Portsmouth: The badger capital of southern England?

Gosport is being labelled the badger capital of southern England”. There are 100 known badger setts in Gosport; some close to housing estates and industrial areas. The badgers were attracted to the town’s Ministry of Defence bases where they bred unhindered for many years. Presenter Jon Cuthill visits a housing estate in Gosport where badgers are nightly visitors. BBC video here

The Natural History and Antiquities of Selborne

Gilbert White’s “The Natural History and Antiquities of Selborne” has never been out of print since its publication in 1789 and established the genre of nature-writing in English. He is ‘the man who started us all birdwatching’, as James Fisher put it, writing what is probably the best known natural history book ever written in any language. He took up his interest in birds and the natural world as Stephen Moss puts it “at the very moment when a dislocation between man and the natural world was beginning to occur. “Read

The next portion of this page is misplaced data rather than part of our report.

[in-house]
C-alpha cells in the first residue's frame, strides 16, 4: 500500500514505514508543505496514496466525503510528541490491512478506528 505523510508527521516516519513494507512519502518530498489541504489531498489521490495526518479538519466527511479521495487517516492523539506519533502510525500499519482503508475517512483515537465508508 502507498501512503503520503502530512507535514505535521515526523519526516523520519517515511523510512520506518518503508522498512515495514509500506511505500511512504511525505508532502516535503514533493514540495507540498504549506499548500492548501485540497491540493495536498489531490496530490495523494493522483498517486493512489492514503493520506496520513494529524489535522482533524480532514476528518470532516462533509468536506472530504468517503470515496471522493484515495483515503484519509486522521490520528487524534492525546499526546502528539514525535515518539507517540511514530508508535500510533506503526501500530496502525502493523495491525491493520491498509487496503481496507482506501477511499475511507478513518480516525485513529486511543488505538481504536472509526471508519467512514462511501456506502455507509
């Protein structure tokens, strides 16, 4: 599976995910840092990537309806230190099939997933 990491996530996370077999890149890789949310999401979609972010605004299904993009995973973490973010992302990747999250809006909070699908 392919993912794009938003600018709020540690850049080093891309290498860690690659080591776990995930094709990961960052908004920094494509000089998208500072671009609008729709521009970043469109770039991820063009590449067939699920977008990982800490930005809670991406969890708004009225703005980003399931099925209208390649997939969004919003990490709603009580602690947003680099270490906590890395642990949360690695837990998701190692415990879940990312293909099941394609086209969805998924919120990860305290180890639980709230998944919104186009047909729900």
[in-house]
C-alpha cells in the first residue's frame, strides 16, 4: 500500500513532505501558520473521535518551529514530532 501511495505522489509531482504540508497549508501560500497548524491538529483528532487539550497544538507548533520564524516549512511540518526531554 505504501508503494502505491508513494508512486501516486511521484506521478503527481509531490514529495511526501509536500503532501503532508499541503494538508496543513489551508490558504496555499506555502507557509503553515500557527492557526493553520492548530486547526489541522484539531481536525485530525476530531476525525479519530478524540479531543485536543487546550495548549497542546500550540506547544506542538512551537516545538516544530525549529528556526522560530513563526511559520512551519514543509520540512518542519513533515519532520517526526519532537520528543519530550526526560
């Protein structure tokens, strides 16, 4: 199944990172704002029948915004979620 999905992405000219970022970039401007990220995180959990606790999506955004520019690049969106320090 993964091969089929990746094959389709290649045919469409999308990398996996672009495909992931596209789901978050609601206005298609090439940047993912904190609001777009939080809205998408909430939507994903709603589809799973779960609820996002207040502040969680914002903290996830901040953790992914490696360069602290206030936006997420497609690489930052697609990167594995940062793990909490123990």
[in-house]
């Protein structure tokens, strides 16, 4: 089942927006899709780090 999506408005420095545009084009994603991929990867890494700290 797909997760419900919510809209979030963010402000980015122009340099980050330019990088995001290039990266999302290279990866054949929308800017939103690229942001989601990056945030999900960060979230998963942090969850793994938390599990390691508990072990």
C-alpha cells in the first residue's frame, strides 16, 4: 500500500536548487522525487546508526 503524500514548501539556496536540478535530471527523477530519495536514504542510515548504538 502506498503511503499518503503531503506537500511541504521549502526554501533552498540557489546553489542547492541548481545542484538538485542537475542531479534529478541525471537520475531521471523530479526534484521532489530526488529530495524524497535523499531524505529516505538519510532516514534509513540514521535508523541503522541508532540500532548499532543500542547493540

Setting for Watership Down

Richard Adams’ classic novel Watership Down (1972) is set in the real Watership Down in Ecchinswell, Hampshire. Nuthanger Farm which plays a major part in the novel, also exists, albeit without talking rabbits. More here.

Chris Packham’s hometown

Chris Packham grew up in Bitterne Park, Southampton which forms a backdrop to his remarkable, painfully honest and downright weird memoir of growing up Fingers in the Sparkle Jar: A Memoir (2016).

Writer Phillip Hoare lamented the decline in urban wildlife in Southampton since he grew up in this Guardian article:

Growing up in suburban Southampton in the 60s and 70s, the streets were yet to be appropriated by three-car families. You could still see the gardens. Our road was lined with an erratic avenue of often self-sown trees. The cutway that ran behind the houses was a covert highway for wildlife: foxes, hedgehogs, grass snakes. Badgers crossed the road in the twilight. Those openings in the built environment made them good places for subversive humans, too. Fertile imaginations bred in those gaps.